Those who spend their lives searching for happiness never find it, while those who search for meaning, purpose, and strong personal relationships find that happiness usually comes to them as a by-product of those three things.
—Nido R. Qubein, President of High Point University
Remember the good old days when the first thing you had to do as a leader was create a mission statement so employees and customers understood the business that you were in?
Then you had to have a great vision statement, often bordering on science fiction and designed to draw the company and its people forward.
Then the next step was to create yearly goals to move toward the vision. Dashboards to track the goals were a must, and the years churned on and on in that fashion.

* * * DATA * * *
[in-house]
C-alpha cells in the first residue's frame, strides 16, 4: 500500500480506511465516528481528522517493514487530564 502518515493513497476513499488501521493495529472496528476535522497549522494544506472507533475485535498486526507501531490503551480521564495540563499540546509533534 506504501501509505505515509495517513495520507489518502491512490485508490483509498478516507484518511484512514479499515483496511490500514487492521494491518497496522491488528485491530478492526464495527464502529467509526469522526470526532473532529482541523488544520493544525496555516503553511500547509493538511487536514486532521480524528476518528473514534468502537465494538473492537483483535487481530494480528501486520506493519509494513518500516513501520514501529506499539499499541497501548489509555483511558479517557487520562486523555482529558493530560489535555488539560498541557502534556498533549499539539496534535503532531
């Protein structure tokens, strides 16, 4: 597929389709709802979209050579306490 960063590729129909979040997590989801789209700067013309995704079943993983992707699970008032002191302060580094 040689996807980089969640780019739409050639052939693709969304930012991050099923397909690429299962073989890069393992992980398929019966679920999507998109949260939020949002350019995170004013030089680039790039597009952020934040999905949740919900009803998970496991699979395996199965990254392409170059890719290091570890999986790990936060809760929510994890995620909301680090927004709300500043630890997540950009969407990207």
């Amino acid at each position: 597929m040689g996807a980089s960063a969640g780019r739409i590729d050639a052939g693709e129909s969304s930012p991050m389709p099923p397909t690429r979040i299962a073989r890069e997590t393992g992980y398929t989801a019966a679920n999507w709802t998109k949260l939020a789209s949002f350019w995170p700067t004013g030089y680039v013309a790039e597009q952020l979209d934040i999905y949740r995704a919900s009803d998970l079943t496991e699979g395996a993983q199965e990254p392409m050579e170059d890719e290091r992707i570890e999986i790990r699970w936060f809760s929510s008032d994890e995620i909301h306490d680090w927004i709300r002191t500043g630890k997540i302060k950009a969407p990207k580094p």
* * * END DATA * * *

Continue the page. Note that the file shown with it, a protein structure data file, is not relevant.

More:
Just about every company in the developed world employed these tools and techniques. Consultants and teams spent days and weeks trying to craft just the right statements. These statements often became long and unwieldy, lacking any emotional inspiration for anyone!
The irony was that these statements were supposed to be marketplace differentiators. They were supposed to excite customers and energize employees. And these meager phrases were intended to guide the daily activities of a work group, and an entire company, throughout the year. All work and performance would be measured against them. And yet, no one could ever remember them.
We could wrap our companies, and our work, with nice, ...